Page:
• Low carbohydrate diets can lead to a mild form of ketosis. The liver switches to ketosis when the carbohydrate intake is low, and starts to metabolize fat. This is not the same condition as keto-acidosis, when ketones are formed because there is no glucose available in the cells at all, as in non-regulated type 1 diabetes, when there is no insulin production. The amount of ketones in this case will increase to high levels. In a low carbohydrate diet these levels are never met [53].
  • Snacks in between meals with a low GI index are only necessary if the compliance of the diet is a problem [54].

Table 5: Average basal metabolism per 24 hours in persons aged 20-40 according to body fat percentage

Table 6: Level of carbohydrate restriction related to BMI and waist circumference


Fat in the diet plays an important role in both taste and satiation, thus leading to more compliance. One of the main advantages of a low carbohydrate diet is that there is no fat restriction. Dependent of the carbohydrate restriction fat can contribute 35-50 energy % to the diet. Fear of too high consumption of fat is overestimated [55,56]. However, one needs to consider total energy intake to make weight loss possible. Therefore, fat cannot be added to the diet unlimitedly. If weight loss in a low carbohydrate diet is not achieved, it is advised to reconsider the fat intake in the diet.

  • Traditional weight loss diets are low fat, causing a too low intake of essential fatty acids and fat soluble vitamins D, E, A and K. Vitamin D deficiency is common in people living in countries with a moderate climate, veiled women, people with dark skin, and in the elderly [57].
  • The intake of saturated fats from dairy may not be so harmful as thought previously [58].
  • The consumption of mono unsaturated fatty acids like olive oil and rapeseed oil, avocado and poly unsaturated fatty acids in fish and nuts is preferred.
  • Replace saturated fat by omega-3 (fish) fatty acids or alpha-linoleic acid in nuts, seeds and pits [59].
  • A lower-carbohydrate, higher-fat diet reduces abdominal and intramuscular fat and increases insulin sensitivity in adults at risk of type 2 diabetes. It leads to better weight loss, larger decrease of intra-muscular and intra-abdominal fat and decrease of the insulin secretion [60].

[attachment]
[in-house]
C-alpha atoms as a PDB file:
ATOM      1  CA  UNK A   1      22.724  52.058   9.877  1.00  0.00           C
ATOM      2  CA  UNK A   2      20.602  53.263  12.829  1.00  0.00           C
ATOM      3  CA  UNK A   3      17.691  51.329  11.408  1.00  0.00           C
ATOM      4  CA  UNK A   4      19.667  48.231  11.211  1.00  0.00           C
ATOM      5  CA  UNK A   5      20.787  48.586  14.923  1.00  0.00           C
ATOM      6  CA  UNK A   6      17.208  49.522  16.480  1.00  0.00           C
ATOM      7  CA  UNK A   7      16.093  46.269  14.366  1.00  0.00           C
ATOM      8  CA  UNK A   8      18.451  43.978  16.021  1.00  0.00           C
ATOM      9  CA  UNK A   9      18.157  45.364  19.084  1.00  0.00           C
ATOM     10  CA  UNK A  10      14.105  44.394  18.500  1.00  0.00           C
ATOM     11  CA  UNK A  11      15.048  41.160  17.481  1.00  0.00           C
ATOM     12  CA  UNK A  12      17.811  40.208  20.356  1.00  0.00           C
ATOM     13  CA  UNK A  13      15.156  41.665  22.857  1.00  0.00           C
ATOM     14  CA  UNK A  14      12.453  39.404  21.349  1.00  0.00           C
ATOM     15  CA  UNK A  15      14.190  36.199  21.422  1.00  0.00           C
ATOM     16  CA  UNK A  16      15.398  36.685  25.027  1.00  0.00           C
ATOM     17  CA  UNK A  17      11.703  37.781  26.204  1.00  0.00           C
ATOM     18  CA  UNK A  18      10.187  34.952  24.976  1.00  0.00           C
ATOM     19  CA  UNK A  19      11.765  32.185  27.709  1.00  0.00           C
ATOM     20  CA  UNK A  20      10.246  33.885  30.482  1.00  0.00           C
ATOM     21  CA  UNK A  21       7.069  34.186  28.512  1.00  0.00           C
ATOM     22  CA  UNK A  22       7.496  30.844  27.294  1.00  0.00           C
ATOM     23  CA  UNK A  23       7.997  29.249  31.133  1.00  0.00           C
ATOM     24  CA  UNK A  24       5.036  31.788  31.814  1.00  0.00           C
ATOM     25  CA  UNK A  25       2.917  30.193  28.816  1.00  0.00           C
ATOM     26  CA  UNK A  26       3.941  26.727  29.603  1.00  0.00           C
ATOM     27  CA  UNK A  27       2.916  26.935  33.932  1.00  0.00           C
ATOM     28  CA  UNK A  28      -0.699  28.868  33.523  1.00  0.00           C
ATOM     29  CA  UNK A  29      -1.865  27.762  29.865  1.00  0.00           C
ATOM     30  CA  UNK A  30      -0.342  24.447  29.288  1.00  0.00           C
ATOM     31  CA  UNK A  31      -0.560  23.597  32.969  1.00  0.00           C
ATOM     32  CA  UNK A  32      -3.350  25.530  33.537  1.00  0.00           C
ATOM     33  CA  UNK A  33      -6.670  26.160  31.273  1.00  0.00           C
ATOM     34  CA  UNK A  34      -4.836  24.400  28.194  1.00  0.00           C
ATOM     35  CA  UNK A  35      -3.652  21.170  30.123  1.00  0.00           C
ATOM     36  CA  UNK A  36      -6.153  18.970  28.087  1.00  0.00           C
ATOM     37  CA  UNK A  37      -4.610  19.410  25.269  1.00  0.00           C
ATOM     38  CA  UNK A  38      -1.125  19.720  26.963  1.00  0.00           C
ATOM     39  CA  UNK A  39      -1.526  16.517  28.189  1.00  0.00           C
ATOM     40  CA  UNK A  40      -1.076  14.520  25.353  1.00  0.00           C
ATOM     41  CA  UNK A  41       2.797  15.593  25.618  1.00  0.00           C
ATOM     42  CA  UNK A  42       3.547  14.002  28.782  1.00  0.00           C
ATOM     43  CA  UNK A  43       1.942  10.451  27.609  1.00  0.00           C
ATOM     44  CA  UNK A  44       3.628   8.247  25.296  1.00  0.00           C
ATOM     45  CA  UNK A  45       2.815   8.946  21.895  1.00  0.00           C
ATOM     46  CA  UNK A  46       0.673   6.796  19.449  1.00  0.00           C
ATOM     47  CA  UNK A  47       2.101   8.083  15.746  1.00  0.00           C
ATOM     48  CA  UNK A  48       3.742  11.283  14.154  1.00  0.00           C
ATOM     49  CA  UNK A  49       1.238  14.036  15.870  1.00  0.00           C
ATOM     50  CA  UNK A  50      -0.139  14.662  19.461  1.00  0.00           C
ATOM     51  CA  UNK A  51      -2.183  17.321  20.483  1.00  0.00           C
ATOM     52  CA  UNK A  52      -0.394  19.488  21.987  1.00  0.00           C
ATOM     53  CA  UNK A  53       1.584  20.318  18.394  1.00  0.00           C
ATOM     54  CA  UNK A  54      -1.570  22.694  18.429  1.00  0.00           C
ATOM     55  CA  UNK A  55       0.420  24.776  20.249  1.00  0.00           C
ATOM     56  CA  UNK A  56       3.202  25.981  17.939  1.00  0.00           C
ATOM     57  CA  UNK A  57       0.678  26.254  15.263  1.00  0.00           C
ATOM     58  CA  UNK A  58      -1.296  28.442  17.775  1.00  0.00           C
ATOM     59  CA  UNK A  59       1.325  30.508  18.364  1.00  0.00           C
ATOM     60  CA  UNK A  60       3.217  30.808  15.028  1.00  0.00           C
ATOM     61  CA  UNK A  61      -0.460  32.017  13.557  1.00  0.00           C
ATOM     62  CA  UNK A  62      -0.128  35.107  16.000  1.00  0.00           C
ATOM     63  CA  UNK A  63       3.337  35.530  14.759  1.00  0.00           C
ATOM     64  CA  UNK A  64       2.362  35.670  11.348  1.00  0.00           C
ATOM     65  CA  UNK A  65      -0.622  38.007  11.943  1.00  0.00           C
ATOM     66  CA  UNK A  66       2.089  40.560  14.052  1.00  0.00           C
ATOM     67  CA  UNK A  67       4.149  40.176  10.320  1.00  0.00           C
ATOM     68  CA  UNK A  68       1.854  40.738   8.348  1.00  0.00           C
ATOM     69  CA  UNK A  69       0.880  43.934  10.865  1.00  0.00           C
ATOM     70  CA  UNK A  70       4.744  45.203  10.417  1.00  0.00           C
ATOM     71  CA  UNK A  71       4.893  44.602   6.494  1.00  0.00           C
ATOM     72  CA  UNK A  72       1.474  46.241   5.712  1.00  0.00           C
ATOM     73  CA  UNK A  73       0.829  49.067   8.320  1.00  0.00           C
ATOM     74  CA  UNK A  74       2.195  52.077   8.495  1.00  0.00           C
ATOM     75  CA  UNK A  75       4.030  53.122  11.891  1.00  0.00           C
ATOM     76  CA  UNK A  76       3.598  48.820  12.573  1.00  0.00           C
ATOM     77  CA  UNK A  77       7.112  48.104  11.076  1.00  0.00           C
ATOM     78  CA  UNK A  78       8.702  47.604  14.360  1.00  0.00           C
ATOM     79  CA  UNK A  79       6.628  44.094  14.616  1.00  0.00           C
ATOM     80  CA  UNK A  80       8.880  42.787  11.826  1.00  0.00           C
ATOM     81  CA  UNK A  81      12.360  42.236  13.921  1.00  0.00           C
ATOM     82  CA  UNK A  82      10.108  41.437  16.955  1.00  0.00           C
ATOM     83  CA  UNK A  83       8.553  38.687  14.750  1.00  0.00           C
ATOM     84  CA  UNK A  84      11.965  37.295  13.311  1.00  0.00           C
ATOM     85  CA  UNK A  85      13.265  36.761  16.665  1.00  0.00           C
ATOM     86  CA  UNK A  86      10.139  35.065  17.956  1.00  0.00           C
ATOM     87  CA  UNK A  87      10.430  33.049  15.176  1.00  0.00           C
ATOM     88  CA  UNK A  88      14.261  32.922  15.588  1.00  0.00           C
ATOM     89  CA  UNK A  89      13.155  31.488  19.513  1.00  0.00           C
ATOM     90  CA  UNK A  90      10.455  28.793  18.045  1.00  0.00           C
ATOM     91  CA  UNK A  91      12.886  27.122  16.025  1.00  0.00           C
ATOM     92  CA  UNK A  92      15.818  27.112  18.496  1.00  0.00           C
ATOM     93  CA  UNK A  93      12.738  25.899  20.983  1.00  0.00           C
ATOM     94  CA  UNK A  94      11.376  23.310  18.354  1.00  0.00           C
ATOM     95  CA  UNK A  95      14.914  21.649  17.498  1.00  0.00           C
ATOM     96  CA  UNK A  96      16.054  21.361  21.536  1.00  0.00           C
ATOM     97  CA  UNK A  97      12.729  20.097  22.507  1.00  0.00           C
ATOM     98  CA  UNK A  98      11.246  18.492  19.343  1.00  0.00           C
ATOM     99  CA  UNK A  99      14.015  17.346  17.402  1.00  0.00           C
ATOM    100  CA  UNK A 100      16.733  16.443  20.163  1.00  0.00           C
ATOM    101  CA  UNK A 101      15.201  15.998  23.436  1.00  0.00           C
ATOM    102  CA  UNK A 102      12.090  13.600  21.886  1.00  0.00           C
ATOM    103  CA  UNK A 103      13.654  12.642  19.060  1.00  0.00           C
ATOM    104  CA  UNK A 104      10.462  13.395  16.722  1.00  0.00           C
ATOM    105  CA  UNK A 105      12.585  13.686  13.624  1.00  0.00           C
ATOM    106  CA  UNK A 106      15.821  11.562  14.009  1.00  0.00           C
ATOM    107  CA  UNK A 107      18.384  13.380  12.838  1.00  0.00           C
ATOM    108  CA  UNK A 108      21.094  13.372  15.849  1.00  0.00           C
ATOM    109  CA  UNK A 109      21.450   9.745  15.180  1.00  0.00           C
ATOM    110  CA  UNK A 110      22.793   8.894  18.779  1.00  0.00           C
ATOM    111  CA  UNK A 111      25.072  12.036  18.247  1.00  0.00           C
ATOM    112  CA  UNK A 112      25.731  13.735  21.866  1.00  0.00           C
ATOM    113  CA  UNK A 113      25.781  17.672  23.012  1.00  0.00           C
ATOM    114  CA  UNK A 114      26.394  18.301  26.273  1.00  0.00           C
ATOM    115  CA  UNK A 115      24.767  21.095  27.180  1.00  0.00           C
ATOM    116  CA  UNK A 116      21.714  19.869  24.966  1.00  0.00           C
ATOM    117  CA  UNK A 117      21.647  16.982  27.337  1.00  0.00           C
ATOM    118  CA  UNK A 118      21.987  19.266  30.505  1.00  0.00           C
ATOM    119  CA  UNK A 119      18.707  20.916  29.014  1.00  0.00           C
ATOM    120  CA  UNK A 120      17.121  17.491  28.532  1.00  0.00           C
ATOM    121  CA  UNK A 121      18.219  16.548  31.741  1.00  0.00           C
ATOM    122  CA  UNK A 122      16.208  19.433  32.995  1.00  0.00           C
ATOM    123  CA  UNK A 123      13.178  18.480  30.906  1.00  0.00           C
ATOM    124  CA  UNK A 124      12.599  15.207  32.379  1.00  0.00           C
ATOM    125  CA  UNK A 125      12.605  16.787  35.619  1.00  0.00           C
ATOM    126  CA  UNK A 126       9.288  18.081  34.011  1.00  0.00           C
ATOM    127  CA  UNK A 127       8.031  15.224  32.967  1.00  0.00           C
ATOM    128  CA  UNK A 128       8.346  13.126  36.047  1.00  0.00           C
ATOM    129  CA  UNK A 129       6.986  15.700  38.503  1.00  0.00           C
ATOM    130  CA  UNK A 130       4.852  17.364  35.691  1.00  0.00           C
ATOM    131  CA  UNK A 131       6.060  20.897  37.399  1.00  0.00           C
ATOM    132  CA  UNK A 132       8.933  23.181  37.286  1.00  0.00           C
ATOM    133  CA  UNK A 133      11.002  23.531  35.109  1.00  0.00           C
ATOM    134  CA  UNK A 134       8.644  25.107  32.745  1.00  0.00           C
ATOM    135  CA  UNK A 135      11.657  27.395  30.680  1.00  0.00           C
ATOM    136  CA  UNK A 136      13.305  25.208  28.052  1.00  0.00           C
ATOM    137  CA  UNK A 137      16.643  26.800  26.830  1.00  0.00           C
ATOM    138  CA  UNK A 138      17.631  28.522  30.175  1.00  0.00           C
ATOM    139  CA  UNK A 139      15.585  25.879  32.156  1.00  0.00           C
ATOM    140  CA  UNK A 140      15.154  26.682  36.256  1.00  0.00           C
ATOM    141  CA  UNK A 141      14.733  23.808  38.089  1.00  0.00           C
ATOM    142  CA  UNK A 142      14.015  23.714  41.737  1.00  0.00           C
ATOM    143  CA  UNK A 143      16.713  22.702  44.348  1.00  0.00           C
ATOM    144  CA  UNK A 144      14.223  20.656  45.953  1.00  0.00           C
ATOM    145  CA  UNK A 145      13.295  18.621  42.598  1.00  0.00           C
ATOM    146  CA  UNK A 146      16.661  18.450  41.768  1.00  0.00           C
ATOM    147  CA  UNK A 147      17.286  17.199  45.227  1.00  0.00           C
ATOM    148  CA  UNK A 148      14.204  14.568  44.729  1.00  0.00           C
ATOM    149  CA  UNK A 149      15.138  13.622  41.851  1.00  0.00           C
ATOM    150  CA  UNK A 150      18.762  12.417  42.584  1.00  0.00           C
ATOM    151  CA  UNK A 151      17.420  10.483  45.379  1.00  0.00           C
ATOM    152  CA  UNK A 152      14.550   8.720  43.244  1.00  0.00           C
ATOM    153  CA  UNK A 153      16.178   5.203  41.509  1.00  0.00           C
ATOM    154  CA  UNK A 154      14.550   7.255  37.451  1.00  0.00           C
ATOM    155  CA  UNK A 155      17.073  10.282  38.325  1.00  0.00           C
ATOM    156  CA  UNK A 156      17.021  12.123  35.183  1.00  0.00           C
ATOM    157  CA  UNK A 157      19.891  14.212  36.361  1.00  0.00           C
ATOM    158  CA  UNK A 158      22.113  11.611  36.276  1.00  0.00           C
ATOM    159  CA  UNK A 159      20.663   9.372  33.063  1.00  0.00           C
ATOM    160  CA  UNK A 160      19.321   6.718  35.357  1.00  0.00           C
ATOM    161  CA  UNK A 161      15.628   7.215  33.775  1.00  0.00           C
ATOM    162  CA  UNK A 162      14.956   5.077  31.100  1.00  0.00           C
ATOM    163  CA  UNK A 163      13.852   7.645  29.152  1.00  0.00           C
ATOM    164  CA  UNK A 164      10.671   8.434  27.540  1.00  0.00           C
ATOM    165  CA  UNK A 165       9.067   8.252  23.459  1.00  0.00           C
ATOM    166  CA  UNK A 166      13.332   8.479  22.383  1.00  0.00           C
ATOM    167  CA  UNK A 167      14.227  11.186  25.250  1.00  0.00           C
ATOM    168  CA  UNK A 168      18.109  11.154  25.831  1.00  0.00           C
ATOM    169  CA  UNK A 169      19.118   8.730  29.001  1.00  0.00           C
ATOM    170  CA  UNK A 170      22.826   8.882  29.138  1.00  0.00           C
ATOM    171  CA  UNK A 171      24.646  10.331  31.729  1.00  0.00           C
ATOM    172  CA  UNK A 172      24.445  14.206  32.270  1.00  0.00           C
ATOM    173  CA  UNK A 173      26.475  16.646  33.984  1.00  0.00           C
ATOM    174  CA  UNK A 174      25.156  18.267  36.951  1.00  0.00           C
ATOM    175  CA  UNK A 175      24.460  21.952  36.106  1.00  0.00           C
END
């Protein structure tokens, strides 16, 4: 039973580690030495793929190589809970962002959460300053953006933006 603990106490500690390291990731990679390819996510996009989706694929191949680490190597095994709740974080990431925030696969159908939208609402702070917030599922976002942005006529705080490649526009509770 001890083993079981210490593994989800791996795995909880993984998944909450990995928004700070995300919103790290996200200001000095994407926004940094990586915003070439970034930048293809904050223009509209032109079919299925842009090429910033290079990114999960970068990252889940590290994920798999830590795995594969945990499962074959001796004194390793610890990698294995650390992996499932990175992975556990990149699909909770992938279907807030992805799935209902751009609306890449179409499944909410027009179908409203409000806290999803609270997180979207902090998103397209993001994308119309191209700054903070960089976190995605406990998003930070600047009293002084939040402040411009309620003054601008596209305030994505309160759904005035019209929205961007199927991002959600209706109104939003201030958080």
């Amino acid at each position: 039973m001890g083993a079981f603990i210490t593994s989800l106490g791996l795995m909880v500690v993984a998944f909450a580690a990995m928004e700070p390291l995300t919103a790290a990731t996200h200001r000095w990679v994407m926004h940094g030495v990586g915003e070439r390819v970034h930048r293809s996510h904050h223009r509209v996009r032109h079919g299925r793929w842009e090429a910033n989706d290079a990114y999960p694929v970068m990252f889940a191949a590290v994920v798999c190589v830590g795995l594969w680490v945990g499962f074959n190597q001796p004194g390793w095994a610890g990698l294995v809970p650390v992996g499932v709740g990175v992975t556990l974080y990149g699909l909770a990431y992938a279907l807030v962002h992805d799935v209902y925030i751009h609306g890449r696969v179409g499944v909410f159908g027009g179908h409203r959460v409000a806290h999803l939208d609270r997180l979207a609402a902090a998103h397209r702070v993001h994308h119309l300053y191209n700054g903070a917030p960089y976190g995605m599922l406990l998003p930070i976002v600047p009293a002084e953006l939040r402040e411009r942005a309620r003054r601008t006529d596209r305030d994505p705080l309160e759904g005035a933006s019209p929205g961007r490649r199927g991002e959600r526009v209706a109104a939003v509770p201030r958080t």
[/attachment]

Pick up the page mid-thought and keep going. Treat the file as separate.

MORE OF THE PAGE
• The diet should have 1-1,5 grams protein per kg present body weight [61].
  • If nephropathy is present a protein intake up to 20 energy% is advised [62].
  • A high protein diet leads to more satiation and sustains muscle mass.
  • A high protein diet leads to significantly higher decrease of fat mass after a year [63].
  • Protein should be evenly spread over three meals.
  • Give per meal 3 grams of the essential amino acid leucine. Leucine is present in animal protein, dairy products, nuts, seeds and pulses [64] (Table 7).
  • Wey protein and casein are in combination with leucine essential for building and maintaining muscle tissue [65,66]. Leucine prevents decrease of muscle and liver tissue. Leucine is also part of hemoglobin.
  • Protein rich foods enhance thermogenesis. This effect is bigger in animal protein than in proteins from plants. Pulses however have a beneficial effect on fasting glucose values in type 2 diabetes mellitus.
Maintenance of Muscle Mass

Up to a few years ago the dominant approach in weight loss management was that calorie restriction was most effective. The result was, besides the fact that patients were hungry part of the time, that muscle mass declined. A protein intake of 1 to 1,5 grams per kilo body weight, reducing carbohydrate intake at the same time has a beneficial effect on body composition. Patients lose body fat, whereas fat free mass (muscle, bones, organs) will be preserved. A high protein diet with a firmly reduced carbohydrate intake has proven most effective to maintain muscle mass and lose fat mass [67].

Table 7: Leucine in uncooked and unprocessed food

High protein meals give more satiation. Because appetite is postponed for hours after a protein-rich meal, it is easier not to eat in between meals and uphold the diet [68]. If the patient is able to control his appetite this is a remedy against relapse. A diet rich in protein and low in carbohydrates is good for long-term weight maintenance [69].


Fibre intake is an important anamnestic item in obesity management: constipation leads to bad compliance.

  • Intestinal problems and flatulence improve through restriction of disaccharides. In theory reduction of carbohydrates leads to reduction of fibre in the diet. However, many patients have a very low fibre intake because they eat low fibre bread, pasta, white rice, small portions or no vegetables, and very little fruit. Fibre intake before the diet can be as low as 10-15 grams per day.
  • Administer 25 grams, on indication of by defecation frequency. This quantity may effectively mean an increase of the fibre intake with 60-80% per day.
  • The consumption of vegetables, fruit and dairy products stimulates defecation. Dairy products also bind fat to calcium in the intestinal lumen.
  • Additional advices stimulate defecation: drinking 2 litres per day and exercising for one hour.
  • Fibre helps regulate absorption speed of carbohydrates and thereby regulates hormone levels in the post-prandial phase. Fibre also stimulates the absorption of cholesterol and choleic acid in the digestive tract.